Are we at the bottom?
By Phillip Cantrell
The only way to even partially predict what is to come is by looking at historical data and attempt to identify the trends. The events surrounding historical trends sometimes match up very closely with current events and even my simple mind can say “hey, that’s what is happening now.” Such is the case with current trends in real estate.
Historically there have been several factors that were readily identifiable with the “bottom” of a housing market. Many of those factors are present today. For example: low interest rates. The fed has been buying treasuries over the past couple of years in an effort to hold down interest rates. This has worked in the short term, but over the longer term they will eventually have to stop this process and allow free market equilibrium to return because they simply don’t have the funds to keep going. In the meantime, mortgage rates are lower now than they have been at any time since 1963...that’s a 47 year history people! Now is an excellent time to take advantage of this “calm before the storm” and use it to your advantage by making your move.
Another historical trend that is evident is the decline in home prices. In Williamson County, the median home price in January 2010 was 14.4% below the same time last year, and a full 22.8% below the peak of the market in late 2006. That a pretty big drop but actually represented an improvement over the lowest point last year when median price was off the peak of 2006 by 25.9%. In hard dollar terms, the median home price in Williamson County was off $104,700 from that same peak in November 2006 – that’s a huge drop, any way you slice it. Of course these percentages of decline were unevenly spread across pricing sector with the more expensive homes taking the bigger hit. What we are beginning to see though is that prices are approaching what I call a “stumbling” recovery. They’ll be up 3 months and down one. We’ll have a few missteps along the way, but overall the trend is upwards.
The biggest trend that I see now which bodes well for the buyer is the huge amount of inventory still on the market. In January there were 13,414 single family houses available in the greater Nashville area. This number should be around 9,500 units. Hence the downward pressure on prices. Again though, this is a number that is beginning to decline and as it does, the downward price pressure will decline as well. Abundant inventory means not only more choice, but more bargaining power for the buyer.
Believe it or not, for those with good credit and documentable income (and that’s a whole different conversation) there are still some excellent loan programs out there. As I write this, FHA is still offering programs with as little as 3.5% down. This is about to change though, so if you qualify, you need to get on it. Given the rapidly changing mortgage underwriting requirements, tomorrow is a new day and who knows what new requirements these folks will come up with next. I have seen instances where we had buyers who fully qualified on Friday, and by Monday they no longer met underwriting guidelines. The universal approach with today’s underwriter seems to be to play a never ending game of “cover your assets” as much as possible. All the big lenders are literally shaking in their boots that the loan they write today won’t be marketable in the secondary market tomorrow. The bottom line is that as FHA goes, so goes the entire mortgage world. They are rapidly moving toward higher down payment requirements while decreasing seller contribution amounts. As a buyer, all this will increase your cost by waiting.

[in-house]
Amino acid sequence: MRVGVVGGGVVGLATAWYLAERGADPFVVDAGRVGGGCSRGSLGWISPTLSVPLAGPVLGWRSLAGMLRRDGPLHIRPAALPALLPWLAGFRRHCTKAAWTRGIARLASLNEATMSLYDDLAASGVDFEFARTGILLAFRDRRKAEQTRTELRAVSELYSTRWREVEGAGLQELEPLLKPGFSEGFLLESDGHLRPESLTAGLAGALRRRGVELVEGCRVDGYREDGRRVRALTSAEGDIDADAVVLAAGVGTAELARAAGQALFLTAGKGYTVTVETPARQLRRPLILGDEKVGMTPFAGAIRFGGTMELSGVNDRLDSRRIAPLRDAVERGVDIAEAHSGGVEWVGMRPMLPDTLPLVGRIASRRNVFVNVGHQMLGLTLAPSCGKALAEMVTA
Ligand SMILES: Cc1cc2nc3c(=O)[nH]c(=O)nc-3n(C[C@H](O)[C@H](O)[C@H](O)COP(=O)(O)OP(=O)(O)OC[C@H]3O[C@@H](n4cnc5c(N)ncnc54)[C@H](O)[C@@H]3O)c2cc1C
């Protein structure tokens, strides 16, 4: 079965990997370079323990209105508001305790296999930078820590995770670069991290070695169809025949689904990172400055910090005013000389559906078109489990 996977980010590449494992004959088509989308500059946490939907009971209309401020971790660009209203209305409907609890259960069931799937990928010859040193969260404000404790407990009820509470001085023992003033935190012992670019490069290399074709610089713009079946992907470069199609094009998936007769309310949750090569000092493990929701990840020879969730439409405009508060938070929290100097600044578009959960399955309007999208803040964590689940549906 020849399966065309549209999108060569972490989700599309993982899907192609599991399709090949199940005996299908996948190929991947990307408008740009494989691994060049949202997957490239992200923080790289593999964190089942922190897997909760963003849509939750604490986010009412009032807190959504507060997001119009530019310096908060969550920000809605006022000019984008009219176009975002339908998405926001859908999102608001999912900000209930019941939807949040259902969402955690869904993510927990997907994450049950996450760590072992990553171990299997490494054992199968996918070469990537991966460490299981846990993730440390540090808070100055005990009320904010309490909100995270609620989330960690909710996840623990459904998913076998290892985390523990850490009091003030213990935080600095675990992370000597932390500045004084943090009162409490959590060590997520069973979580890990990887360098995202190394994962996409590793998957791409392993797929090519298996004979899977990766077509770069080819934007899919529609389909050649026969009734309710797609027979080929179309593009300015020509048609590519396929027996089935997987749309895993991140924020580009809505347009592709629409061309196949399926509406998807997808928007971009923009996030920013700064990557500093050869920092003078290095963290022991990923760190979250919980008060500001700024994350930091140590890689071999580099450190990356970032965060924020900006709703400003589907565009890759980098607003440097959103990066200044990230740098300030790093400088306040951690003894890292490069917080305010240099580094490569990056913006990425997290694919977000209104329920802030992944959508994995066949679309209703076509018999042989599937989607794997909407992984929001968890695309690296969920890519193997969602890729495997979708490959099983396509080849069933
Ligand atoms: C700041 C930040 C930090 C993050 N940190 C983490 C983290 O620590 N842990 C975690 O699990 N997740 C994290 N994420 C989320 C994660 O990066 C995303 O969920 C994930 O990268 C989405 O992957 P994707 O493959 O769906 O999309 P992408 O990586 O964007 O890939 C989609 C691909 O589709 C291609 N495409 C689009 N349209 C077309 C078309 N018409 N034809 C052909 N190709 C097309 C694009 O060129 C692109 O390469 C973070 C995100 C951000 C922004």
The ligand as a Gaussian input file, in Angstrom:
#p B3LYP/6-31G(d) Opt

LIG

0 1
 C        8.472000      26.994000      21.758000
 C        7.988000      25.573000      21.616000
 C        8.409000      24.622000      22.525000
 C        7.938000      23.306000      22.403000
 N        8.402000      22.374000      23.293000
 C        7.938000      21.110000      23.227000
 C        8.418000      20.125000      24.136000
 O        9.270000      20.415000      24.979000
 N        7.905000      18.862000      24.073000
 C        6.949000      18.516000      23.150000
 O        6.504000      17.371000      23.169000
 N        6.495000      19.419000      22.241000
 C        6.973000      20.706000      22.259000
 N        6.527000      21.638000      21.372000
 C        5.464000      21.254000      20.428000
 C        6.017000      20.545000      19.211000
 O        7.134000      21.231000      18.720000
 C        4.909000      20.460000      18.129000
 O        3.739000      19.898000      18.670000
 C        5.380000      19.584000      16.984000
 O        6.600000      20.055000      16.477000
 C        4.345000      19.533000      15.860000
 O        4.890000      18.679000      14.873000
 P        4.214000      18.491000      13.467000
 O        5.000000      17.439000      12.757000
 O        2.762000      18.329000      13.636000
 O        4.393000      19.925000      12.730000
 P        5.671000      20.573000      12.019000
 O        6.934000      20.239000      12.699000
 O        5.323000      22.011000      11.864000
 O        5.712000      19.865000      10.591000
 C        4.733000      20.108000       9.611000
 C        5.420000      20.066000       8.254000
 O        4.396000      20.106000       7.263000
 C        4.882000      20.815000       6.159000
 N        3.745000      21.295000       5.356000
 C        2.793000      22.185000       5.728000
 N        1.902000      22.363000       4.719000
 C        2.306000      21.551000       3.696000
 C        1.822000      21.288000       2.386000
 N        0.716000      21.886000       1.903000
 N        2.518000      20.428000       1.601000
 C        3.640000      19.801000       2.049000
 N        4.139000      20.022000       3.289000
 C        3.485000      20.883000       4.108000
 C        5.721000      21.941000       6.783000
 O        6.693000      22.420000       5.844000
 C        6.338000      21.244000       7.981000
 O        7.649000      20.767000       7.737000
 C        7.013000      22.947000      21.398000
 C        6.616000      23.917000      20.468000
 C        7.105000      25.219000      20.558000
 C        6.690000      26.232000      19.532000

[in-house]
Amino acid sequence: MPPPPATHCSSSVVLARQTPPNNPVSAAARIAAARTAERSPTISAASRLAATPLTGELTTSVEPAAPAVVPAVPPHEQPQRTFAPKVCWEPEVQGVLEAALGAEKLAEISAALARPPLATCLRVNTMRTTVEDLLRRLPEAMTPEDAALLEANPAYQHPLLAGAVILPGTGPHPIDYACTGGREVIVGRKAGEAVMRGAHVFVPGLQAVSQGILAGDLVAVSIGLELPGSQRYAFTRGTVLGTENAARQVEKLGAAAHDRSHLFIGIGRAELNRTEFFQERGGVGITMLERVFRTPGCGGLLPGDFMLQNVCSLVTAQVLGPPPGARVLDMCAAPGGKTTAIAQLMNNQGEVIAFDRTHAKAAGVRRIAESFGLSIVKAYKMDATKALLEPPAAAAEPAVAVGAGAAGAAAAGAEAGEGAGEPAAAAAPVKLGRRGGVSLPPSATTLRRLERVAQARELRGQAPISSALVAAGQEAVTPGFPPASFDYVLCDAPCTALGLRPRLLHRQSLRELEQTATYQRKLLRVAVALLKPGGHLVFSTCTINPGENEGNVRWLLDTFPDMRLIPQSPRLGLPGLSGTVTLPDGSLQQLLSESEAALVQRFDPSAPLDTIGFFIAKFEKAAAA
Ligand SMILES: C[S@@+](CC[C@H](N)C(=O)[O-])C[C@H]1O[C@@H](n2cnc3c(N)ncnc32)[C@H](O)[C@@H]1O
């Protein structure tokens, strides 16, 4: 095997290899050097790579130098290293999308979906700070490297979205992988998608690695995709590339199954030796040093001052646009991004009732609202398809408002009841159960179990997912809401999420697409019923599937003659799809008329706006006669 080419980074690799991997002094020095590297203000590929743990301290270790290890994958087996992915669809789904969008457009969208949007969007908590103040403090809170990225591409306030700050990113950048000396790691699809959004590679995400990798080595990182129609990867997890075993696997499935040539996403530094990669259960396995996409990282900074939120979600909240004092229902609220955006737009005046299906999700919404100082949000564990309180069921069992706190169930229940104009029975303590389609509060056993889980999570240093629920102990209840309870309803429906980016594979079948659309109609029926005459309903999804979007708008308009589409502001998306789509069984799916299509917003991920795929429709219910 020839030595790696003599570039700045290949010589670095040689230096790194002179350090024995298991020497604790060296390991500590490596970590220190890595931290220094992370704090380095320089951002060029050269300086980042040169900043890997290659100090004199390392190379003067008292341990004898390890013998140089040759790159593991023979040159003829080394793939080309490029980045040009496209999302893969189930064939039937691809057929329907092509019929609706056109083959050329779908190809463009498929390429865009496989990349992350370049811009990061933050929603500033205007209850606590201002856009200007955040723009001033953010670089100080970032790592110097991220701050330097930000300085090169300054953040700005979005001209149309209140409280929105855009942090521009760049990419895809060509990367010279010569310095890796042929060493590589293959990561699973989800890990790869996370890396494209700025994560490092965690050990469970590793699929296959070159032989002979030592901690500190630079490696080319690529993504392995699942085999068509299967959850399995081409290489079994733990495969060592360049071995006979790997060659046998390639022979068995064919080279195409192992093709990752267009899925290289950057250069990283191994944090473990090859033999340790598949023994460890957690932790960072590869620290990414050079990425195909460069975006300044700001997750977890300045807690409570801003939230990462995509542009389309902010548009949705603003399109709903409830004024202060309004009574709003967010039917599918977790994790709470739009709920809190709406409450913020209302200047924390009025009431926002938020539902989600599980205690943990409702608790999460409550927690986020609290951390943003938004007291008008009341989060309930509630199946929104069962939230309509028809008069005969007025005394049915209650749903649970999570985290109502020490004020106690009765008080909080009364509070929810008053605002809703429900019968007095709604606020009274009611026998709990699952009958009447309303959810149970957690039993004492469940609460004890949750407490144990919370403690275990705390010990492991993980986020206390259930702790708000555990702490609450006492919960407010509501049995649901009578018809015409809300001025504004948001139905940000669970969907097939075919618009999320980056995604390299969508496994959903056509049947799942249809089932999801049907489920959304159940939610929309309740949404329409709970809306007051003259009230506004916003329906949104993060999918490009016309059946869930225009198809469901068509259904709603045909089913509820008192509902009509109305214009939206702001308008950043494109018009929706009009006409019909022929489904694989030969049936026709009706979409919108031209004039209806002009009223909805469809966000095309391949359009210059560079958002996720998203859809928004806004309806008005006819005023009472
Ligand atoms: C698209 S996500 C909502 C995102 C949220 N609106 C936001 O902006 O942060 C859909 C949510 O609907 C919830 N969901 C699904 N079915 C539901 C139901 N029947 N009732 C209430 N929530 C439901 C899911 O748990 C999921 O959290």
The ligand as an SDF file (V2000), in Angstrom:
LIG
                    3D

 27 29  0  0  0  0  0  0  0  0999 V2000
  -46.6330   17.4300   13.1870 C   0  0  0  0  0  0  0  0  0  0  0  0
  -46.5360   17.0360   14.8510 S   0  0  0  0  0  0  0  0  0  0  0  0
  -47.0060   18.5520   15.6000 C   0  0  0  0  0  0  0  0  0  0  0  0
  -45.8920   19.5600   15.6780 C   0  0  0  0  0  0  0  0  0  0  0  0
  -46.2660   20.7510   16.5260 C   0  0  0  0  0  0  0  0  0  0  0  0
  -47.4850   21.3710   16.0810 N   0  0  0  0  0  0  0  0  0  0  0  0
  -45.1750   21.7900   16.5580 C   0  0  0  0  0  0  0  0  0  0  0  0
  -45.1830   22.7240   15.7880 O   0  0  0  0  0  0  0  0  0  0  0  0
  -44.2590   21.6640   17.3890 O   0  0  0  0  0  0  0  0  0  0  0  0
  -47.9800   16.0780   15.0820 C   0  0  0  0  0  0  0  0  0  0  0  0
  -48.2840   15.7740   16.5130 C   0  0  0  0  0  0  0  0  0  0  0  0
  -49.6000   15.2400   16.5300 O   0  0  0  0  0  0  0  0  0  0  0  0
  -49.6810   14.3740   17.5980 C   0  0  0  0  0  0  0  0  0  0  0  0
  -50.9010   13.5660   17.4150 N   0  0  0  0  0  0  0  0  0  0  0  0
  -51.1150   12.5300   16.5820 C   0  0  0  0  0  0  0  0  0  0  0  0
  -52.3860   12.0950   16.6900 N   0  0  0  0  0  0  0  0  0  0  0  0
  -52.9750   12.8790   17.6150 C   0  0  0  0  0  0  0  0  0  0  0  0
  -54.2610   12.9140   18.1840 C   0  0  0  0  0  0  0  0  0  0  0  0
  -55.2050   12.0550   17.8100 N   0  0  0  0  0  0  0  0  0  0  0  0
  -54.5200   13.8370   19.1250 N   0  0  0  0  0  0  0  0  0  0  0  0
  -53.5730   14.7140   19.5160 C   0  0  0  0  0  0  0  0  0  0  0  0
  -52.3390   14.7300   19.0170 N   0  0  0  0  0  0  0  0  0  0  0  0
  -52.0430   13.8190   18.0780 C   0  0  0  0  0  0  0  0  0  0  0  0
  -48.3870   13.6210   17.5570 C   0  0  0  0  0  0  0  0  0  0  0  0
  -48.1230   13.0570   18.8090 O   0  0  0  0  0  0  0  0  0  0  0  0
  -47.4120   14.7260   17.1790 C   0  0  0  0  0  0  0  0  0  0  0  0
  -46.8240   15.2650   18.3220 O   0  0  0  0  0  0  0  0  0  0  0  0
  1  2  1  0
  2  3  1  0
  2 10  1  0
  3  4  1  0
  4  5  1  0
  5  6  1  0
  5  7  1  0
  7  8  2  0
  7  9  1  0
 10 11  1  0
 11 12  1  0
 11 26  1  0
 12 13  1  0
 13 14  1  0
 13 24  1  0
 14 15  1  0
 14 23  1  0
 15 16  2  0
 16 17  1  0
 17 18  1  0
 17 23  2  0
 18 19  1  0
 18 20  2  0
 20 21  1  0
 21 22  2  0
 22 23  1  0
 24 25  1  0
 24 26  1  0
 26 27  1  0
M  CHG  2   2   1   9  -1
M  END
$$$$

Finally the most popular Tax Credits in history are still available to qualified buyers. If you are a first time buyer, or haven’t owned a home in three years, the government will give you a tax credit of $8000. That means that you can deduct this amount from your taxes and if you don’t owe that much in taxes, you get a big fat government check. Likewise, if you have lived in your home for five years, you probably qualify for a $6500 tax credit. This still seems kind of backward to me since there is a finite number of first time home buyers in any given year, and an almost infinite number of move up buyers. But what do I know? Regardless, it all amount to the government passing out FREE money. Why wouldn’t you take advantage of this if it is available to you? (I’m not an accountant, so be sure to consult yours.)
To sum it all up, this may be the best time in history to buy a home. However, as with all good things, this too will soon come to an end. As the government disengages from the treasury market and discontinues the incentives (due in April 2010), equilibrium of the free market will begin to return and the window of opportunity will begin to close. Mortgage rates rise, inventory declines and prices increase.
In case you don’t know what it looks like, THIS is the bottom of the market.